# Empirical Direction in Design and Analysis

By Norman H. Anderson | Go to book overview

PREFACE

A useful way to look at data is in terms of variance: If the differences between our treatment means are large—compared to individual differences within each treatment condition—this is a sign of real treatment effects.

This intuitive decision process is made precise in this chapter through analysis of variance (Anova). Formulas are presented for the variance between treatment means (MSbetween) and for the variance of the individual responses within a single treatment (MSwithin). The ratio, F = MSbetween/MSwithin, becomes our decision guide. A larger F is stronger evidence for real differences between our treatments. If F is “large enough, we have a statistically significant result, provisional evidence for real treatment effects.

Anova makes “large enough” precise. In terms of Chapter 1, your F ratio is an index of reliability, that is, the reliability of the observed differences between the treatment means.

In practice, a significance test is easy. Just give your data to the computer. It will calculate your F ratio and tell you whether it is “large enough.”

The F test applies to two or more conditions; it includes the t test as a special case. Further, MSwithin = s2, which may be used to construct confidence intervals using the expressions in Chapter 2. Confidence intervals can be very helpful to your reader when you describe your data.

Anova depends on certain assumptions. Two of these, normal distribution and equal variance, are not usually problematic in experimental studies. Independence is critical, but can usually be ensured through careful procedure and random assignment. Practical aspects of How to Randomize are discussed in the appendix beginning on page 77.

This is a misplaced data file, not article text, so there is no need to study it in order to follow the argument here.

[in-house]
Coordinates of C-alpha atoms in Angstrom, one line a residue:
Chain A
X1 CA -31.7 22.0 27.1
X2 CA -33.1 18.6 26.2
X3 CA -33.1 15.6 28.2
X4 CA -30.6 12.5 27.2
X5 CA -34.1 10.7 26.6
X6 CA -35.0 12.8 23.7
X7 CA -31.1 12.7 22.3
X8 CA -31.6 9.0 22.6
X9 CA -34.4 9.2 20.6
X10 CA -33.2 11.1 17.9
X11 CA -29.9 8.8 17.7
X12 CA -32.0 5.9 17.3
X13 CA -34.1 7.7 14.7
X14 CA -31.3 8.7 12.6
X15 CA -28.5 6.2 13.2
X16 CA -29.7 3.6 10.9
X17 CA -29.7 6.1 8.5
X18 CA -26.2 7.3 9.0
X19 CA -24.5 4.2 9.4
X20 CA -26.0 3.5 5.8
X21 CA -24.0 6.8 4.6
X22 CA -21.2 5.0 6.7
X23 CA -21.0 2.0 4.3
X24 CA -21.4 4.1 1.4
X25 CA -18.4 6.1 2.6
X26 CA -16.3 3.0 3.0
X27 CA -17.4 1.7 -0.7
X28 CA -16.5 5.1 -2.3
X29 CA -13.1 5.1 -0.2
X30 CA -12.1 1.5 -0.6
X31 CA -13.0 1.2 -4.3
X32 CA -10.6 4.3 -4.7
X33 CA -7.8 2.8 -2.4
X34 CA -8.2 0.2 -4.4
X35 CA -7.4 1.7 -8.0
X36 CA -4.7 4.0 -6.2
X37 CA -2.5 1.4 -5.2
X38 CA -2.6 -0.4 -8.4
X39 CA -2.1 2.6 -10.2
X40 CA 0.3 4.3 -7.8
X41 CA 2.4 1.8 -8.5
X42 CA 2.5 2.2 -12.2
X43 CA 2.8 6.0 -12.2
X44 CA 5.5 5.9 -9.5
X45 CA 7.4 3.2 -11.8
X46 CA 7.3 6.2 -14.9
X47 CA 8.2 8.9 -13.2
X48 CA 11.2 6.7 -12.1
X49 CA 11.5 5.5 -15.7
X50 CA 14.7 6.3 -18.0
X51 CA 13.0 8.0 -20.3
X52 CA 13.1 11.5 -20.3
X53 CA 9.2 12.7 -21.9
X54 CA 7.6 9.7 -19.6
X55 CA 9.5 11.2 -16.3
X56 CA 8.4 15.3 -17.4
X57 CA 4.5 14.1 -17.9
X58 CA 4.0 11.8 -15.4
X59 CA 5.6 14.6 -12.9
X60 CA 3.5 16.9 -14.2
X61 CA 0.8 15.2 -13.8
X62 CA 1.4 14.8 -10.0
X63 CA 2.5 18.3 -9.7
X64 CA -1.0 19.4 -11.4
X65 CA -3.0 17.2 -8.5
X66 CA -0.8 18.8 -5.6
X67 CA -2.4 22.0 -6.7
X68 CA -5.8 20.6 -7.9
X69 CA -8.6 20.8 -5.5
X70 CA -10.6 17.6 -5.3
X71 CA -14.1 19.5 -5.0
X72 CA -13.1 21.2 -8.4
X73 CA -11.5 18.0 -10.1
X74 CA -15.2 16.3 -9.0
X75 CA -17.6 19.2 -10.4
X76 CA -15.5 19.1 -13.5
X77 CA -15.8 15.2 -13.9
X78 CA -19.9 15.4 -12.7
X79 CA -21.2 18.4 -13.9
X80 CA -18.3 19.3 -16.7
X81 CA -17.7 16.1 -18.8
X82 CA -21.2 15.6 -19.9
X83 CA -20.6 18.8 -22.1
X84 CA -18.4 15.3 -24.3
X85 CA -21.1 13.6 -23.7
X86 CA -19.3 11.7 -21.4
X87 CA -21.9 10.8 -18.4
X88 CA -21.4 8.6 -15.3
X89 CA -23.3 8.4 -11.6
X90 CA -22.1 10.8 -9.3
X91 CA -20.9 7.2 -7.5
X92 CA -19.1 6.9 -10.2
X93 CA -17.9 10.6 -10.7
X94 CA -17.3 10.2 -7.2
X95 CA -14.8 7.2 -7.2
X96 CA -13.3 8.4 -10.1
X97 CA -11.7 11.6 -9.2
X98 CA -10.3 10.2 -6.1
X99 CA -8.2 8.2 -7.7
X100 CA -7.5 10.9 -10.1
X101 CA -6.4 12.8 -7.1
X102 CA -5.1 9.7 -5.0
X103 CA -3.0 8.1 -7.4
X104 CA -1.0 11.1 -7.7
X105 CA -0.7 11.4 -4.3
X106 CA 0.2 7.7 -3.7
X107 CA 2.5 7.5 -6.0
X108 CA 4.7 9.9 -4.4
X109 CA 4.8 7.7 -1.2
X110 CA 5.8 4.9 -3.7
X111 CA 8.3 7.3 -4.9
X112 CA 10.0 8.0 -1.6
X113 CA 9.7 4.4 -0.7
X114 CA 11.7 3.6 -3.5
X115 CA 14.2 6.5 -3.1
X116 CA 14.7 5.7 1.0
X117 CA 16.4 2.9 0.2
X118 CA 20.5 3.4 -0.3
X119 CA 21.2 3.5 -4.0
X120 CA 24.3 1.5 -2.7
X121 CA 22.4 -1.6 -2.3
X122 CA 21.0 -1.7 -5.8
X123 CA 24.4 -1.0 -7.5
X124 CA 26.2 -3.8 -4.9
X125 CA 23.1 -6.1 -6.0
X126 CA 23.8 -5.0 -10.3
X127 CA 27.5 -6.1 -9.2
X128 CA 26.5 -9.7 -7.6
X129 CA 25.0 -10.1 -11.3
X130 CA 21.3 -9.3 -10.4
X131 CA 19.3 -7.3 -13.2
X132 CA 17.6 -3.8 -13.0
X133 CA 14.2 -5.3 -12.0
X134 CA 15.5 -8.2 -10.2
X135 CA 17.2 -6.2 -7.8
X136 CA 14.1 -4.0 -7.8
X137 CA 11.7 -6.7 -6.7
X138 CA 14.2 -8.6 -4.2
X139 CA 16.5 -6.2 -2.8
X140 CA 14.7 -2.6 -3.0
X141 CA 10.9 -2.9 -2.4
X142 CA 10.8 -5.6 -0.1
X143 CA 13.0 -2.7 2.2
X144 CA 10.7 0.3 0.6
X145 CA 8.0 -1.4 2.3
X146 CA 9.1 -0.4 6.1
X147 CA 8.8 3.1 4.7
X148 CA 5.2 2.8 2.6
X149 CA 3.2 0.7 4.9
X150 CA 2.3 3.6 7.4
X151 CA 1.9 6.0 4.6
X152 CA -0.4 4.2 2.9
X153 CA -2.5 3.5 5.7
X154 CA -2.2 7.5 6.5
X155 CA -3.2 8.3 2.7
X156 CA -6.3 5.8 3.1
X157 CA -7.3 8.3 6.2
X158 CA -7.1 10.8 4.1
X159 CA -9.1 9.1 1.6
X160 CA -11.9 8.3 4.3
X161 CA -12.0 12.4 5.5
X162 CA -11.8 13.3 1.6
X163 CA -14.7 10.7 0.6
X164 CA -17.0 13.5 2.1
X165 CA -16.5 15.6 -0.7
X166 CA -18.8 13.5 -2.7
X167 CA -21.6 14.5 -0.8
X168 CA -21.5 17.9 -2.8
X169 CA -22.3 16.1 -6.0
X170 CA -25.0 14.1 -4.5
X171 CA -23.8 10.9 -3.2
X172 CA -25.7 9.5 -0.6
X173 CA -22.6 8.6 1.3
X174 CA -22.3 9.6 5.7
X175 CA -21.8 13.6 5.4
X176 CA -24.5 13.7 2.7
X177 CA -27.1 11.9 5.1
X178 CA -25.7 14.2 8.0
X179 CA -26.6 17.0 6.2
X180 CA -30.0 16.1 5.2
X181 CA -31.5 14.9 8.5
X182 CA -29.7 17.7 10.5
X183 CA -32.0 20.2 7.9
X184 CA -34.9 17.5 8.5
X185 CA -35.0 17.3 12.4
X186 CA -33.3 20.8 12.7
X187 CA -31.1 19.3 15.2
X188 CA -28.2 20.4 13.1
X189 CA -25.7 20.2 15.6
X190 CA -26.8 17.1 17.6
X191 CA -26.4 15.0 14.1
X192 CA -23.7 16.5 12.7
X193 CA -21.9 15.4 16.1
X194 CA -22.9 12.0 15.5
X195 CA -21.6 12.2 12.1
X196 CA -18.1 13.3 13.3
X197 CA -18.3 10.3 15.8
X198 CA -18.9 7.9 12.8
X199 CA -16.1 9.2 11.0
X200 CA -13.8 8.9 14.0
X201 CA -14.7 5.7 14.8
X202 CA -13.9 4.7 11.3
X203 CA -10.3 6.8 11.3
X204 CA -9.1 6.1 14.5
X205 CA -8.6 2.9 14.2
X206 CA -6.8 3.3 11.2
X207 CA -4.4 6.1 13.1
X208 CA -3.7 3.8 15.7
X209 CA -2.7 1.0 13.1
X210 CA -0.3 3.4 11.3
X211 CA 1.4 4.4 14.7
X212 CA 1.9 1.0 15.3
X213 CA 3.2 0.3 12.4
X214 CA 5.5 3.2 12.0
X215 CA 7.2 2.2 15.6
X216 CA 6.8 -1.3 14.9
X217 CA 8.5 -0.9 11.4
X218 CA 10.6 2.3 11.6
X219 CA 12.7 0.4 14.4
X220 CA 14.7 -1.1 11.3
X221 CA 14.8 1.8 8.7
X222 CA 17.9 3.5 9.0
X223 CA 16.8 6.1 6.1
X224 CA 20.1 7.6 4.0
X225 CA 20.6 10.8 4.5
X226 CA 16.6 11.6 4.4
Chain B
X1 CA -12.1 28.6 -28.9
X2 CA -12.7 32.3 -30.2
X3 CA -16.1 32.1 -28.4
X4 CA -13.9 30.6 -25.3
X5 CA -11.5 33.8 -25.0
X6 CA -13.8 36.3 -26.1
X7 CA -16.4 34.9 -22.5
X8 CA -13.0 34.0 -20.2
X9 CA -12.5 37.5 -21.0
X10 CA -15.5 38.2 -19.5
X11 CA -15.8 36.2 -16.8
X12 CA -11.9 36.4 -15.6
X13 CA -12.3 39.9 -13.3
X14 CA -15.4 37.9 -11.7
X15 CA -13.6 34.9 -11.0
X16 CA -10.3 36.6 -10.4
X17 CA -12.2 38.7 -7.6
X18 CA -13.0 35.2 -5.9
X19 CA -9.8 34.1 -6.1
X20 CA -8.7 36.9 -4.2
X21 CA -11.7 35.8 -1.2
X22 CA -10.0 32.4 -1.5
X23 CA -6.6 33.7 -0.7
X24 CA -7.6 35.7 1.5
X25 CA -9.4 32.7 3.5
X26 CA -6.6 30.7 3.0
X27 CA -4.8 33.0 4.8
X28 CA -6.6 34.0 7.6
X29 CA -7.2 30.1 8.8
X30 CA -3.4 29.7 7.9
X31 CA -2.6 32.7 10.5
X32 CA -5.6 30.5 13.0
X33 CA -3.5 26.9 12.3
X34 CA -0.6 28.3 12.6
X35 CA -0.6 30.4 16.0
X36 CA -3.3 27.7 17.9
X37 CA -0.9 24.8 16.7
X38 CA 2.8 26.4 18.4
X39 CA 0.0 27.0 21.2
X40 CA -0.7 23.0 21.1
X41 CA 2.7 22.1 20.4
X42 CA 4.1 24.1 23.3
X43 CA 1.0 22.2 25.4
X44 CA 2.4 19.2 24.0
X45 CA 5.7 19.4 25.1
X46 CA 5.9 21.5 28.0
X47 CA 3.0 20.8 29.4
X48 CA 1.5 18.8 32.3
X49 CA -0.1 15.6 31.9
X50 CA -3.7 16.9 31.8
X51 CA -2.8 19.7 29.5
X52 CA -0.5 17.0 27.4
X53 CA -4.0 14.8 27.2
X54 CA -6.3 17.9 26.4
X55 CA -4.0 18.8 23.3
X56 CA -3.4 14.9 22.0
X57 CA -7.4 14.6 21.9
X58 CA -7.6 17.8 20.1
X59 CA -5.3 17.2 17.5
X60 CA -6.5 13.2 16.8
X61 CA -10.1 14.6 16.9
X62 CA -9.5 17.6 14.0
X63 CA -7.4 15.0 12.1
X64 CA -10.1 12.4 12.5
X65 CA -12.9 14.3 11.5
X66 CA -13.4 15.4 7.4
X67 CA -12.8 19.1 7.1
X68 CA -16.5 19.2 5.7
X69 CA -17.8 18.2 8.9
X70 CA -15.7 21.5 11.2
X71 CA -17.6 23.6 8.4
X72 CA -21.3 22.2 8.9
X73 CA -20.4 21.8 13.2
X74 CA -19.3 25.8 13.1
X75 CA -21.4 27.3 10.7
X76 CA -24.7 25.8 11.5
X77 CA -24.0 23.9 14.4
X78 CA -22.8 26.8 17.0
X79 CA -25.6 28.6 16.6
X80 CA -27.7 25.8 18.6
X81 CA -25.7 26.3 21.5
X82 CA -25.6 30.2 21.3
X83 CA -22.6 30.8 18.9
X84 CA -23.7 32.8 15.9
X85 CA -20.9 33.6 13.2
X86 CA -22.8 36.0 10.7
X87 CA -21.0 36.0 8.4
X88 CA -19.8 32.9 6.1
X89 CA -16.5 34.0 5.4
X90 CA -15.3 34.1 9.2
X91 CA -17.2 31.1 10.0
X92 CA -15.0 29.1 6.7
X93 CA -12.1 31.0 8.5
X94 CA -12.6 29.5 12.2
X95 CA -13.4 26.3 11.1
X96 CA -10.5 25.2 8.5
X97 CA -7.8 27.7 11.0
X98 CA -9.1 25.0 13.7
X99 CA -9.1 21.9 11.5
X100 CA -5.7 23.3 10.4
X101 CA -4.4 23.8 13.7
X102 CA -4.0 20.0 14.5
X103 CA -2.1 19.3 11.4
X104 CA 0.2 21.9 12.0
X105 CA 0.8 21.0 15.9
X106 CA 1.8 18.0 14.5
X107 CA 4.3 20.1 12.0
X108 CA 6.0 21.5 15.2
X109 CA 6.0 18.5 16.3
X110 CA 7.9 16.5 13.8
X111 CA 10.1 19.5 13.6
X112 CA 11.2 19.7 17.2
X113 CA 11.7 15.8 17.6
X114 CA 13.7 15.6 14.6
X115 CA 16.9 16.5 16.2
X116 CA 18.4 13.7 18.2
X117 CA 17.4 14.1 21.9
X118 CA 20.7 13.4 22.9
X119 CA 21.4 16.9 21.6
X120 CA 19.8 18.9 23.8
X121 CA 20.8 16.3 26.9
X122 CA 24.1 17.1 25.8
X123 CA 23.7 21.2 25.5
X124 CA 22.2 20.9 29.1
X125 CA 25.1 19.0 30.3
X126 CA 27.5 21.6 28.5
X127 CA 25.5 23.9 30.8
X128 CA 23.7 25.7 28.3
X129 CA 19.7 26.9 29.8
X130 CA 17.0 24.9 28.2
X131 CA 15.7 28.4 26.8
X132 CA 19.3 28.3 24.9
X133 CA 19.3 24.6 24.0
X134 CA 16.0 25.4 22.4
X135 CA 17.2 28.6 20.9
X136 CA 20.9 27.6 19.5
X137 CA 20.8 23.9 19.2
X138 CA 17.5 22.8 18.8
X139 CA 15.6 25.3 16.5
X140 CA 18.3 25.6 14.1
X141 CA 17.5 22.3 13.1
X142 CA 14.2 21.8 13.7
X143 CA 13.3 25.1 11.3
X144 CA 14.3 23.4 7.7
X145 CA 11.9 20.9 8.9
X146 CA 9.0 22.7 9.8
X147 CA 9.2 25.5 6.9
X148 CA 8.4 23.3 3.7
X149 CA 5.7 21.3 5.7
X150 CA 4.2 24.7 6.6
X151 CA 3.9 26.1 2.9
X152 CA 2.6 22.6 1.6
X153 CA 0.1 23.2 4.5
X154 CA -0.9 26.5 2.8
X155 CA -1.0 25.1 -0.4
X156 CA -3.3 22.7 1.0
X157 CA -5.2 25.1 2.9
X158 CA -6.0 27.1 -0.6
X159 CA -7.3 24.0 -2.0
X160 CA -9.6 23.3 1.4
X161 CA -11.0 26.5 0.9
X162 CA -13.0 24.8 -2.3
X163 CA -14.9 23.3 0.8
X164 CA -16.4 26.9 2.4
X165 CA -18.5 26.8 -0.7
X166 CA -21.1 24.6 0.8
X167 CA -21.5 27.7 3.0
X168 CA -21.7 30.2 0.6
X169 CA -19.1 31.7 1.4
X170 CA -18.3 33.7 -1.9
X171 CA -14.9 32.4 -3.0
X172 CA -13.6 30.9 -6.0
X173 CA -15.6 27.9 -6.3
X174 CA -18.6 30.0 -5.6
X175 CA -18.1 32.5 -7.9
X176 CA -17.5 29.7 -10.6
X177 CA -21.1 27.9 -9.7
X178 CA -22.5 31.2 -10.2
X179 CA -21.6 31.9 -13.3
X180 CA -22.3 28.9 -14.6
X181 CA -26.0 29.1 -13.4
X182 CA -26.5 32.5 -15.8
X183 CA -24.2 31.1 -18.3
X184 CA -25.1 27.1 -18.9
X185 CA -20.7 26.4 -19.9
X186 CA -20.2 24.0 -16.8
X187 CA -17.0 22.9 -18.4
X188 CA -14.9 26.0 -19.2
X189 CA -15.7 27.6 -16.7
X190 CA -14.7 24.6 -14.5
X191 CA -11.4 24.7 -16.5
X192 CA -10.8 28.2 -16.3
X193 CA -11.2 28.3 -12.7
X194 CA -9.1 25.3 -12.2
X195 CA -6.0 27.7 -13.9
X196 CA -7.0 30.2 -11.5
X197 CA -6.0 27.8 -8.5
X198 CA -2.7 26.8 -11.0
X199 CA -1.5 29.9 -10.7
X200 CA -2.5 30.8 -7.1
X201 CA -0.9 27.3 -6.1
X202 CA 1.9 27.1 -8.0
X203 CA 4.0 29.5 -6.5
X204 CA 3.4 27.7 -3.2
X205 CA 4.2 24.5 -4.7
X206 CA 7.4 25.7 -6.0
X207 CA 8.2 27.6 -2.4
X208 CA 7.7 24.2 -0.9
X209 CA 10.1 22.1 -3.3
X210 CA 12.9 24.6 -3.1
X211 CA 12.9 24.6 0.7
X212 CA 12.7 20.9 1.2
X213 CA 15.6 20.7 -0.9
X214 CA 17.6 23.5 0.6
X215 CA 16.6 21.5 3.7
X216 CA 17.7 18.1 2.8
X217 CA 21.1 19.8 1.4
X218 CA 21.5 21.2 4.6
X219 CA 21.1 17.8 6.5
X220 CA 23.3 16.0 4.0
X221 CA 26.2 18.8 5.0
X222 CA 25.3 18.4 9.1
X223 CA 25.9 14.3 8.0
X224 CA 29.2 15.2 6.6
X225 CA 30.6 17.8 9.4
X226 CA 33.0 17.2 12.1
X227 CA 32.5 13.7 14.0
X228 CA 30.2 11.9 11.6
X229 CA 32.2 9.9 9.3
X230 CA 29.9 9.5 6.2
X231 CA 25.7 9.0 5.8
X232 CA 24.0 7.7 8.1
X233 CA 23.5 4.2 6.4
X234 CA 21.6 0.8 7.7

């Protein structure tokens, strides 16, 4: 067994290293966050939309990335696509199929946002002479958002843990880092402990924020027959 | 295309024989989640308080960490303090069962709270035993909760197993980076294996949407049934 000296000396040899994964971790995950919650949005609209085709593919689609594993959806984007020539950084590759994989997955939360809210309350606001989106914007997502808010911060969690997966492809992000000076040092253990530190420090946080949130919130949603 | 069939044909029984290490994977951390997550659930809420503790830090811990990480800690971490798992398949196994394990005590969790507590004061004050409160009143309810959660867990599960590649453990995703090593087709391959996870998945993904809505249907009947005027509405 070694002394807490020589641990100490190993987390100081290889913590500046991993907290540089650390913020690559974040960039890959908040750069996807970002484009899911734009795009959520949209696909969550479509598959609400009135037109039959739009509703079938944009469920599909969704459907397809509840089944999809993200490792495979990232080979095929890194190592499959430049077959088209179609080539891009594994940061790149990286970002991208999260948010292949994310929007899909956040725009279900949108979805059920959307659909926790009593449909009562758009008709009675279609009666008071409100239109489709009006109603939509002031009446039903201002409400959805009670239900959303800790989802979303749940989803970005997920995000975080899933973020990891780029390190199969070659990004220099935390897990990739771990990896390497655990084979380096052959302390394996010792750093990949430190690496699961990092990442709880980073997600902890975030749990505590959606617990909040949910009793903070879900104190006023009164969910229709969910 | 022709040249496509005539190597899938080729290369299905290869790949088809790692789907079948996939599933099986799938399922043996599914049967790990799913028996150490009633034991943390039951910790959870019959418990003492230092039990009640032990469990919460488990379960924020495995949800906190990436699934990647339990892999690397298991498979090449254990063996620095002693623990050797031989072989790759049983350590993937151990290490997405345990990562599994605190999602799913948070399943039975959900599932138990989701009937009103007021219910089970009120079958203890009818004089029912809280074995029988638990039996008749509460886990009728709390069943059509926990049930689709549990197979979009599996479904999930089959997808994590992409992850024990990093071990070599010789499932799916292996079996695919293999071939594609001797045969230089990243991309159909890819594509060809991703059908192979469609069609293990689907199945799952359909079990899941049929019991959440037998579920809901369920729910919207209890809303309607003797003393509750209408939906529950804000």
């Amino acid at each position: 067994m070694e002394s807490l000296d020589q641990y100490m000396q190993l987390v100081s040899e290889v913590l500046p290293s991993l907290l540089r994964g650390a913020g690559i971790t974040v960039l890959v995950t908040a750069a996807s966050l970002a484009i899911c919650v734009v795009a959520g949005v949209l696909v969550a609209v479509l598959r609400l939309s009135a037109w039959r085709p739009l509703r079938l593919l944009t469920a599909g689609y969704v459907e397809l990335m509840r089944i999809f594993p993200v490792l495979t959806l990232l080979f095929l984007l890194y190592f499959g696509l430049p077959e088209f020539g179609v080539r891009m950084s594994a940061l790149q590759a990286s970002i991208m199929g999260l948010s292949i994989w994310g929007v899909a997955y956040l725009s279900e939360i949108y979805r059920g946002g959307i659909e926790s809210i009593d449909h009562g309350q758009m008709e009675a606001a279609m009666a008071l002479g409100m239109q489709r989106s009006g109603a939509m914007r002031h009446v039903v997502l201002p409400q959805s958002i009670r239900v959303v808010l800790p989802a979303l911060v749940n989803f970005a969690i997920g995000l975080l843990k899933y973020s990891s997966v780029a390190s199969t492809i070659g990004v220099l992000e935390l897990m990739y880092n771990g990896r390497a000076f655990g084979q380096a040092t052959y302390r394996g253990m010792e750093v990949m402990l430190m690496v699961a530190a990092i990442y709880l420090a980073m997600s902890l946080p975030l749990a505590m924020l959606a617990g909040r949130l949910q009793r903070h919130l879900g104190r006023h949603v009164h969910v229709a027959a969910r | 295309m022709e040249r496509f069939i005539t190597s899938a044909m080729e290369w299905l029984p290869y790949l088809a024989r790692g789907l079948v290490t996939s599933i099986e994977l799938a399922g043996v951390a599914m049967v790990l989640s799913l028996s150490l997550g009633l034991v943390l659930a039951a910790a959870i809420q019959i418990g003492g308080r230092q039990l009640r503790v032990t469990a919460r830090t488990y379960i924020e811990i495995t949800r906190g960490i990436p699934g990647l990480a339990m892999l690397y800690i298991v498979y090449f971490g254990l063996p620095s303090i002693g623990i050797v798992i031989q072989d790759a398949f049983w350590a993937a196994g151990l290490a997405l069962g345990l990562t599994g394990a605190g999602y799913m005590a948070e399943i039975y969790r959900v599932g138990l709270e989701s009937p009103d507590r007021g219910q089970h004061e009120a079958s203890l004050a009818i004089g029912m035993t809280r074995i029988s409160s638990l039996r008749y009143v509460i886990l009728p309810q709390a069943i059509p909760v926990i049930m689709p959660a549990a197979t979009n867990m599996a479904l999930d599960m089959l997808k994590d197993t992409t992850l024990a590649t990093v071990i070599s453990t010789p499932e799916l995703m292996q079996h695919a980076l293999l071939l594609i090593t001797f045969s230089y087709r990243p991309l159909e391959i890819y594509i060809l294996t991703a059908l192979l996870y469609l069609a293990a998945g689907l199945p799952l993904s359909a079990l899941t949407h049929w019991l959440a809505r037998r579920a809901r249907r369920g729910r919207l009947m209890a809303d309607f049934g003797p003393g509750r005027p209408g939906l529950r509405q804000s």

It cannot be emphasized too much that the statistical significance test says nothing whatever about substantive significance of your results. The significance test merely tells whether your result has some minimum degree of reliability. This is a minimum first step; unless the result is reliable, there is little point in worrying what it might mean.

Questions of meaning, however, are primarily extrastatistical. Questions of meaning involve considerations at lower levels of the Experimental Pyramid of Chapter 1. Statistics can help with some of these questions, as will be seen in later chapters, but this help requires going beyond the significance test to issues of experimental design.

-58-

If you are trying to select text to create highlights or citations, remember that you must now click or tap on the first word, and then click or tap on the last word.
One moment ...
Project items
Notes

#### Cited page

Style
Citations are available only to our active members.
Sign up now to cite pages or passages in MLA, APA and Chicago citation styles.

#### Cited page

Empirical Direction in Design and Analysis

Settings

Typeface
Text size
Search within

Look up

#### Look up a word

• Dictionary
• Thesaurus
Please submit a word or phrase above.

Why can't I print more than one page at a time?

While we understand printed pages are helpful to our users, this limitation is necessary to help protect our publishers' copyrighted material and prevent its unlawful distribution. We are sorry for any inconvenience.
Full screen
/ 864

## Cited passage

Style
Citations are available only to our active members.
Sign up now to cite pages or passages in MLA, APA and Chicago citation styles.

## Welcome to the new Questia Reader

The Questia Reader has been updated to provide you with an even better online reading experience.  It is now 100% Responsive, which means you can read our books and articles on any sized device you wish.  All of your favorite tools like notes, highlights, and citations are still here, but the way you select text has been updated to be easier to use, especially on touchscreen devices.  Here's how:

1. Click or tap the first word you want to select.
2. Click or tap the last word you want to select.

## Thanks for trying Questia!

Please continue trying out our research tools, but please note, full functionality is available only to our active members.

Your work will be lost once you leave this Web page.